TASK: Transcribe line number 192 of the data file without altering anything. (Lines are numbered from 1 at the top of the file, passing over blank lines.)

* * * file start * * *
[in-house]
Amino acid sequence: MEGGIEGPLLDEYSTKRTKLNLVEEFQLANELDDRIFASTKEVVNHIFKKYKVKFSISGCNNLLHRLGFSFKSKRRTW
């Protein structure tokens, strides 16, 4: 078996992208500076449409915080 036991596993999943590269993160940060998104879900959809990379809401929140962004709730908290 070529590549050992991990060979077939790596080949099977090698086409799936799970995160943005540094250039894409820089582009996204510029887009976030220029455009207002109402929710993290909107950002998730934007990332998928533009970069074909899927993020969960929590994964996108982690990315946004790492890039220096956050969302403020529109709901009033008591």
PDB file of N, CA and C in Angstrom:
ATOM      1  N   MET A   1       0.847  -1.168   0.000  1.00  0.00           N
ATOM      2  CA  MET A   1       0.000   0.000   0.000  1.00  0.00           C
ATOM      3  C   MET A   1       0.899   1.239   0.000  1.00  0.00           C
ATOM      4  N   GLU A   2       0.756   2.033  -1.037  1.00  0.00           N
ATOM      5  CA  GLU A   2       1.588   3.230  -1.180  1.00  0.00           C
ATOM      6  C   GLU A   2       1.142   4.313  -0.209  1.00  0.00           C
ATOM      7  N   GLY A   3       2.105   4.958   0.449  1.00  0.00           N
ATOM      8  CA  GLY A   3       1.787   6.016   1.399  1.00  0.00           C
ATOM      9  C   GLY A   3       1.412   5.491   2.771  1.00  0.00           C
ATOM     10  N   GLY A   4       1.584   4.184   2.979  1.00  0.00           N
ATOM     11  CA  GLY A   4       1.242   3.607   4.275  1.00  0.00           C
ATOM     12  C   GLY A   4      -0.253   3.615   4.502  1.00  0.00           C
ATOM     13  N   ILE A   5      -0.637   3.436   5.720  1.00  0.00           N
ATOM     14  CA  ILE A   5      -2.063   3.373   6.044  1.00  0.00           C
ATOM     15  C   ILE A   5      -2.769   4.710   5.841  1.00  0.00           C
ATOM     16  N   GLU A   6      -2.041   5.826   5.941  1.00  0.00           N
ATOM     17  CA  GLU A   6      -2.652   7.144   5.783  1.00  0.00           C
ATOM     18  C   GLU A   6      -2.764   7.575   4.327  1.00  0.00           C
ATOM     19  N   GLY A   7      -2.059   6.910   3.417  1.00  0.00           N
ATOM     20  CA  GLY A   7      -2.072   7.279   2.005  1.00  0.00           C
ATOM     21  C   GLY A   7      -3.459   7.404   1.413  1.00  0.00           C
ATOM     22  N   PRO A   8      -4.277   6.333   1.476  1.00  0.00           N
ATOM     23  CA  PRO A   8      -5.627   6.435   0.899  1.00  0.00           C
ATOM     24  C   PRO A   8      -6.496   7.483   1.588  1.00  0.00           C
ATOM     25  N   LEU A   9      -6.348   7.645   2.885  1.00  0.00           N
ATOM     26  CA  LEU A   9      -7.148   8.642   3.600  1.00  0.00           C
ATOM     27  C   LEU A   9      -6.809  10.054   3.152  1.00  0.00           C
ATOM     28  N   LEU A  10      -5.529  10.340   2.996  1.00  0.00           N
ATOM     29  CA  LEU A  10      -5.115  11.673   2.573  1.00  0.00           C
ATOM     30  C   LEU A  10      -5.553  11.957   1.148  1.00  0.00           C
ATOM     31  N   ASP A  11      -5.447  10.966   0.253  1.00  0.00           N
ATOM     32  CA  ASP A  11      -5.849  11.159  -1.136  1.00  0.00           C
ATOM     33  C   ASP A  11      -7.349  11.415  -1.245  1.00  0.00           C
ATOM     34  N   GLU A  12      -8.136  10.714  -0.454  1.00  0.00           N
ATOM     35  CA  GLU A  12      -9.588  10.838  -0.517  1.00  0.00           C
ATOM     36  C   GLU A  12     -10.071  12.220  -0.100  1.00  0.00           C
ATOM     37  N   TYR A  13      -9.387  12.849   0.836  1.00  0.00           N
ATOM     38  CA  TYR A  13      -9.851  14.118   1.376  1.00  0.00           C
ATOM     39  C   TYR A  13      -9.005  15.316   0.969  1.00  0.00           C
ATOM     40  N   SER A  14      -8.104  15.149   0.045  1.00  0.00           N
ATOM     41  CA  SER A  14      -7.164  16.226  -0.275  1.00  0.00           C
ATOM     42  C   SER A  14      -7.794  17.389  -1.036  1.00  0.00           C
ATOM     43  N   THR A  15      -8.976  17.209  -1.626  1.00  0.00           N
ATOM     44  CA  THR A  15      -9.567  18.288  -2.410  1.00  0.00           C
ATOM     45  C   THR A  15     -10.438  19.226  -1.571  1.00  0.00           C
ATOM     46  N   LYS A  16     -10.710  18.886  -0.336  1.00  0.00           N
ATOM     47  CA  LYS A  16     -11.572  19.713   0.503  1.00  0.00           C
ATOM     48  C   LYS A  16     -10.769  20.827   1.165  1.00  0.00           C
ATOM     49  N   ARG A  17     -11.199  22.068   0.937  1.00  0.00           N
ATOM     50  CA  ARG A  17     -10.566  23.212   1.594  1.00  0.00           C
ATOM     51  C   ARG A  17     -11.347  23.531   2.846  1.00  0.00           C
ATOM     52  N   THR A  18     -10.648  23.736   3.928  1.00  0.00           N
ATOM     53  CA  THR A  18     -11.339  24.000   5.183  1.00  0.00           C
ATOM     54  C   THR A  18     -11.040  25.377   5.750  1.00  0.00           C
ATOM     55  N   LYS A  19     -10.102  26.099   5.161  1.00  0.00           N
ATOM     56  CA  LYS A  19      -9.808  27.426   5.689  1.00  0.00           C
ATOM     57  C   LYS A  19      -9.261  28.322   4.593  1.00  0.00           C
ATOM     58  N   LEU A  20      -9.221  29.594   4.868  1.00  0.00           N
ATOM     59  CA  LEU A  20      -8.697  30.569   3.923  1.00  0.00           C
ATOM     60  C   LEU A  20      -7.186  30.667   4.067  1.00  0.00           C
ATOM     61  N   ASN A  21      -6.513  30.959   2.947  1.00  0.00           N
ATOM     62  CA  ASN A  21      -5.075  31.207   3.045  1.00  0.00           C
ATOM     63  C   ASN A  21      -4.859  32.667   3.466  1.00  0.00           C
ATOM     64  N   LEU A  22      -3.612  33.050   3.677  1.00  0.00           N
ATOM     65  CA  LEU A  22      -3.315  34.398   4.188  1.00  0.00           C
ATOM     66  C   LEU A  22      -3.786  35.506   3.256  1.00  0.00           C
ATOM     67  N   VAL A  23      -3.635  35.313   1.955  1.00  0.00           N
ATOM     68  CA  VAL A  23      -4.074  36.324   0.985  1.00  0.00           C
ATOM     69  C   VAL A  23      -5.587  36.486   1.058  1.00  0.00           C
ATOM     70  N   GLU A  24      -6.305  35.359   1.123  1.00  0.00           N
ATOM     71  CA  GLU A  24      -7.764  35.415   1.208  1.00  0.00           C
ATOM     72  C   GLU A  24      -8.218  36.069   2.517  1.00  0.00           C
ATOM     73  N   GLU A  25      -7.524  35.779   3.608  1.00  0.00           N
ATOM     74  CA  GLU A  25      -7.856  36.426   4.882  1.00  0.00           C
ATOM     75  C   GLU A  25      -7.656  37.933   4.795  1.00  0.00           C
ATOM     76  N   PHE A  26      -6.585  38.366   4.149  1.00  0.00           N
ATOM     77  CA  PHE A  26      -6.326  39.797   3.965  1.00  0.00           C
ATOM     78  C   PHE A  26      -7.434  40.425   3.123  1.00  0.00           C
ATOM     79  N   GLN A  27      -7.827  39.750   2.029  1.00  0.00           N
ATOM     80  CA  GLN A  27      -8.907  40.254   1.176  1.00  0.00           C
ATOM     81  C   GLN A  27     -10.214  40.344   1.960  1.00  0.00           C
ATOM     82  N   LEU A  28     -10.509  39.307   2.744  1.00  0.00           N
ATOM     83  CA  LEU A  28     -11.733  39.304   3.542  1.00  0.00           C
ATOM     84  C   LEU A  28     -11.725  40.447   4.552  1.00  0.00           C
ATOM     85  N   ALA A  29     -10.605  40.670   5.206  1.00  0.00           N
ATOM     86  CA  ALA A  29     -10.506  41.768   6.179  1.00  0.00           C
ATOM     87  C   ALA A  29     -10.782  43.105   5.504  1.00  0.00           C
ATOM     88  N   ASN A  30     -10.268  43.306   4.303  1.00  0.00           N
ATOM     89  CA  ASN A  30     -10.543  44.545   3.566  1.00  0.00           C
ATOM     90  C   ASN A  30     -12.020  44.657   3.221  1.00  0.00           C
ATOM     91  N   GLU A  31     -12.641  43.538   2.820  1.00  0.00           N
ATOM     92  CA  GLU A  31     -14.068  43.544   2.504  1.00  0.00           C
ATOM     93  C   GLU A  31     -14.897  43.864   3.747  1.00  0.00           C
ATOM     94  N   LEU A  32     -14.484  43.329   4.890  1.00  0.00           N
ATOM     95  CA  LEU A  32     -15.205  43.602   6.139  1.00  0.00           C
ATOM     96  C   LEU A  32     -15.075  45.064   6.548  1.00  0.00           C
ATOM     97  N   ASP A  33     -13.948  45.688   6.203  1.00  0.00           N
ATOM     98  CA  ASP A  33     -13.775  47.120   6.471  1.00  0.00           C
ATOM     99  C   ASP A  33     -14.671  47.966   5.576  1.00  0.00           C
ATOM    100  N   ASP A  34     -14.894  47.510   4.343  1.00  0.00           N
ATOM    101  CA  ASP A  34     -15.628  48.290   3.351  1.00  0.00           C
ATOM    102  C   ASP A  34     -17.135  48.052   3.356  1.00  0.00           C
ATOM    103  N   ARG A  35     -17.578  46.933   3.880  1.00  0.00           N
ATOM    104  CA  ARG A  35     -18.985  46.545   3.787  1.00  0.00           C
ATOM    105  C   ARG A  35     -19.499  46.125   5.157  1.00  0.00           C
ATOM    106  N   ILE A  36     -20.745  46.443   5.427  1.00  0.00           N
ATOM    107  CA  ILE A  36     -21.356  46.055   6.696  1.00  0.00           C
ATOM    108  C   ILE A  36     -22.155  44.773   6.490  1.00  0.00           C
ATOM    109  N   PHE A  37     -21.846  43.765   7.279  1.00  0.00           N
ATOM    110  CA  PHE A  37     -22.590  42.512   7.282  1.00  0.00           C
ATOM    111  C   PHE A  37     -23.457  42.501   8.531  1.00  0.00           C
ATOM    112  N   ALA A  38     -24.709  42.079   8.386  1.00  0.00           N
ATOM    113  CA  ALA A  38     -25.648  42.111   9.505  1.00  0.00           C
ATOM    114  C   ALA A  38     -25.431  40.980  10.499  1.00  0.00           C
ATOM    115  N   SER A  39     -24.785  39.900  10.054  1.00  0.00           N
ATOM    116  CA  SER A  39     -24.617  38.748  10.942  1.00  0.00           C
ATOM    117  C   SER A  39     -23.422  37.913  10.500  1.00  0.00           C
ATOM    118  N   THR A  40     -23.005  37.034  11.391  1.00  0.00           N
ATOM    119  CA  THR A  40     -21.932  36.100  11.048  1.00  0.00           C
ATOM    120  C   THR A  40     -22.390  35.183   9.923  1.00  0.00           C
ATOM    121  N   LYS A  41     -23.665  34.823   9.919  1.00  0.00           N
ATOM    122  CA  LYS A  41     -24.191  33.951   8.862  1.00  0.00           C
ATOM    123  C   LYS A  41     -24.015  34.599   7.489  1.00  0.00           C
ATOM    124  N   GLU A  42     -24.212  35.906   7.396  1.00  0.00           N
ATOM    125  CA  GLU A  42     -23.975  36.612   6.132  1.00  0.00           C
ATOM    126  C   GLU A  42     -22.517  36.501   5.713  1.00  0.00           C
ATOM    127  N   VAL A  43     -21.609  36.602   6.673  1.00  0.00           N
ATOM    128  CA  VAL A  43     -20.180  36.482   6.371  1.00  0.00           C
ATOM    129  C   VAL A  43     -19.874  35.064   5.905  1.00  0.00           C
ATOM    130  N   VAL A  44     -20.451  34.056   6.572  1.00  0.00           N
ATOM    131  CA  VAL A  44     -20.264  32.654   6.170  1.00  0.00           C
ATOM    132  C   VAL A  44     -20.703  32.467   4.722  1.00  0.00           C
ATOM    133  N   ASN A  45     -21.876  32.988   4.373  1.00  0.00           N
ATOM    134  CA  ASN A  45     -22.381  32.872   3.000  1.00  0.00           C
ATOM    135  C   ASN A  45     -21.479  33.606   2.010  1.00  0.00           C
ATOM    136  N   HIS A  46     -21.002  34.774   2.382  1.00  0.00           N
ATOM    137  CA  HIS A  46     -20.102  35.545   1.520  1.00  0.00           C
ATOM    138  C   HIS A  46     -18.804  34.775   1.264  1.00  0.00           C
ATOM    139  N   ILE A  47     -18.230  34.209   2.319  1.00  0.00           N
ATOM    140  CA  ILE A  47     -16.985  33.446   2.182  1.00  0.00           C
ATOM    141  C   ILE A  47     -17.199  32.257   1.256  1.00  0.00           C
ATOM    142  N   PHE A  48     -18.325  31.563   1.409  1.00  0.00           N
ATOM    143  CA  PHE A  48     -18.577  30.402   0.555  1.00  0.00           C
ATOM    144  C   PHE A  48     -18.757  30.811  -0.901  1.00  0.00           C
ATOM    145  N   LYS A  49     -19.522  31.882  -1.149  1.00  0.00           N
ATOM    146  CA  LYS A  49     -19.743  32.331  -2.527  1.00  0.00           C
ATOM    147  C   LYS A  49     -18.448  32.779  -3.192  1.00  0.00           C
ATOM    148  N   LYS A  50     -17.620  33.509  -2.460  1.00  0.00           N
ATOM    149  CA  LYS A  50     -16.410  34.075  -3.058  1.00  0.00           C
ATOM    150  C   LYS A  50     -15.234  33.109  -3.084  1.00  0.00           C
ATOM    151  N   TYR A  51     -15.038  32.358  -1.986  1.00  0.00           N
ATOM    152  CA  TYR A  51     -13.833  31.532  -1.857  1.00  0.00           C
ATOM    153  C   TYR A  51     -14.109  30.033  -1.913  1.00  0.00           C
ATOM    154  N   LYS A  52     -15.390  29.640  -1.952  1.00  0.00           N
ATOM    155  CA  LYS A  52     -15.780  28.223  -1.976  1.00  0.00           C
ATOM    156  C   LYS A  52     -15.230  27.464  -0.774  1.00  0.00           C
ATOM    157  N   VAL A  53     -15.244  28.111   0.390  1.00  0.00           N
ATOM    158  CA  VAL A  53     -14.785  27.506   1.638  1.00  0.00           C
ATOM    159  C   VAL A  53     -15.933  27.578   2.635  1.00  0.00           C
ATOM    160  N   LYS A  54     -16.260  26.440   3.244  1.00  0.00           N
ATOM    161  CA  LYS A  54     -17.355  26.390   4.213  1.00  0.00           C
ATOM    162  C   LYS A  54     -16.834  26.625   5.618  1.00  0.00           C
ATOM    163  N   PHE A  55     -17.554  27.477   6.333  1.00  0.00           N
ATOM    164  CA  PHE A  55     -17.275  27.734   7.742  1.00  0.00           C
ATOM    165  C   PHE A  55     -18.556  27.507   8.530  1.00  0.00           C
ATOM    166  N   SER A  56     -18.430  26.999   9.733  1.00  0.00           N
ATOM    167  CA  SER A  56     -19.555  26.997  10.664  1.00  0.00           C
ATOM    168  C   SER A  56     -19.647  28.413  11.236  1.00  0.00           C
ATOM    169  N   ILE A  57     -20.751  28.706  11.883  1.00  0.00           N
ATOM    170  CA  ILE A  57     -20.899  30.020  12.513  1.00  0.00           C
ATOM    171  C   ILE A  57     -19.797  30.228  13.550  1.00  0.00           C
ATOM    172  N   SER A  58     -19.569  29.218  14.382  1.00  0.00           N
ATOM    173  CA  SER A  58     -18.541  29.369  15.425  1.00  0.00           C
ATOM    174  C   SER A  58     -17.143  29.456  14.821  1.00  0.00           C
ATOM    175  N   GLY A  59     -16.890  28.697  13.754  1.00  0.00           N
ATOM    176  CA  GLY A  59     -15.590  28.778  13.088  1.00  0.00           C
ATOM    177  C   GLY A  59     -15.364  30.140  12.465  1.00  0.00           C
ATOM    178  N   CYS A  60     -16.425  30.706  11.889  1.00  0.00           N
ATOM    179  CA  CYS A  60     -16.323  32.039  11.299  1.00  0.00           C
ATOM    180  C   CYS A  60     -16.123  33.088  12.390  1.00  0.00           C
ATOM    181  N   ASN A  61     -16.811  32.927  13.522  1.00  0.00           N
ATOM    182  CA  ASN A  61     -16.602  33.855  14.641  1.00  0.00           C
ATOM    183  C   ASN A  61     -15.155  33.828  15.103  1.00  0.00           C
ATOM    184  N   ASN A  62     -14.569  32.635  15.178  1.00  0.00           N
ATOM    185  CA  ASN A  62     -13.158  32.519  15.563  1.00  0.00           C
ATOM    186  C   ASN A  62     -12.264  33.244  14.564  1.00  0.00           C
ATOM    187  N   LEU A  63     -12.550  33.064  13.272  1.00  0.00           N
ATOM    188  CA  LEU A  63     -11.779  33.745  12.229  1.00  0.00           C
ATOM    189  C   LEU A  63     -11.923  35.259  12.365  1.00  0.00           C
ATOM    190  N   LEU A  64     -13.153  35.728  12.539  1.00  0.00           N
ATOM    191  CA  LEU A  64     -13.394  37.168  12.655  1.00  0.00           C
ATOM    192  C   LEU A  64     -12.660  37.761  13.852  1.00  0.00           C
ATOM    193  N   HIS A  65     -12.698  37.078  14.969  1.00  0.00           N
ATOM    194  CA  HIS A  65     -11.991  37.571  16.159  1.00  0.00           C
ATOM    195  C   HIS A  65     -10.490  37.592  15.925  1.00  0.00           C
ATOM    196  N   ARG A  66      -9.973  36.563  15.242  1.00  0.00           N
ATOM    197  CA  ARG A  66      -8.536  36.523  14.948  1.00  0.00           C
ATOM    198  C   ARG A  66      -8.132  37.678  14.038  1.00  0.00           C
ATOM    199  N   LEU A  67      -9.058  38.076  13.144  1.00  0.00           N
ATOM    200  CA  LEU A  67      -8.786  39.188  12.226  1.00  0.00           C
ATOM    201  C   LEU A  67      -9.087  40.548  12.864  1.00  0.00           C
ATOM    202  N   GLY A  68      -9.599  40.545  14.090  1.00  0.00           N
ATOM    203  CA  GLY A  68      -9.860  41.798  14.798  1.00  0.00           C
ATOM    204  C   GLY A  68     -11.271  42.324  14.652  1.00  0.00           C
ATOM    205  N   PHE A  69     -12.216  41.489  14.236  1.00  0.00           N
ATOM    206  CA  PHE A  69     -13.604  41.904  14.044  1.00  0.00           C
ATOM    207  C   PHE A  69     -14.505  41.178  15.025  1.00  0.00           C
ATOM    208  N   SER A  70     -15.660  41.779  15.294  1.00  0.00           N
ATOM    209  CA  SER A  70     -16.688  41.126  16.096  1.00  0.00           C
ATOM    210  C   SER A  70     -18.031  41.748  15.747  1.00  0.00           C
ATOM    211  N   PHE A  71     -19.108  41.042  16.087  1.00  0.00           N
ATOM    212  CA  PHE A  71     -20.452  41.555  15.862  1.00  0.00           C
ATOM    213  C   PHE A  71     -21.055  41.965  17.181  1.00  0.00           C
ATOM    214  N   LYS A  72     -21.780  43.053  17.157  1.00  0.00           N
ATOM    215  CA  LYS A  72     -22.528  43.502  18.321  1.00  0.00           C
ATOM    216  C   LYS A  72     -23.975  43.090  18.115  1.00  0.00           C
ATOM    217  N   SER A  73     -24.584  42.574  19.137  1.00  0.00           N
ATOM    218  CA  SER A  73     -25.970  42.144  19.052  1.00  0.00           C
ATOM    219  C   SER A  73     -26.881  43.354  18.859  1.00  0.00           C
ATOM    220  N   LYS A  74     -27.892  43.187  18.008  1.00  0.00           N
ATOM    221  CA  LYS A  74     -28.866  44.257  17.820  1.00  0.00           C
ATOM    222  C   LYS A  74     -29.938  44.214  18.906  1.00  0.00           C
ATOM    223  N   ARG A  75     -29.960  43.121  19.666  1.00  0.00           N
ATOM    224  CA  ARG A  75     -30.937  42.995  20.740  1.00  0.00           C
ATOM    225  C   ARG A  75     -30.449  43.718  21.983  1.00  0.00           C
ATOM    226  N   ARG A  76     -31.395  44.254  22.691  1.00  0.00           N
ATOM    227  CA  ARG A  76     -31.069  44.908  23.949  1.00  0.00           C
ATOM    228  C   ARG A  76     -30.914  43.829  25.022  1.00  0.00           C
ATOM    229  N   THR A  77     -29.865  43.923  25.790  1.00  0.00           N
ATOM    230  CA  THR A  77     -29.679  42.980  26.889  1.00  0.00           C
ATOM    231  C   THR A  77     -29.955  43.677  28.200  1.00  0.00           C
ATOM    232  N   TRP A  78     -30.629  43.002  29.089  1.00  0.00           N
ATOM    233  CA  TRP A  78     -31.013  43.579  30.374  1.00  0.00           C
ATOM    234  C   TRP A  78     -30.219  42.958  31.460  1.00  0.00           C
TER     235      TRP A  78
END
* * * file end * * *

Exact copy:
ATOM    188  CA  LEU A  63     -11.779  33.745  12.229  1.00  0.00           C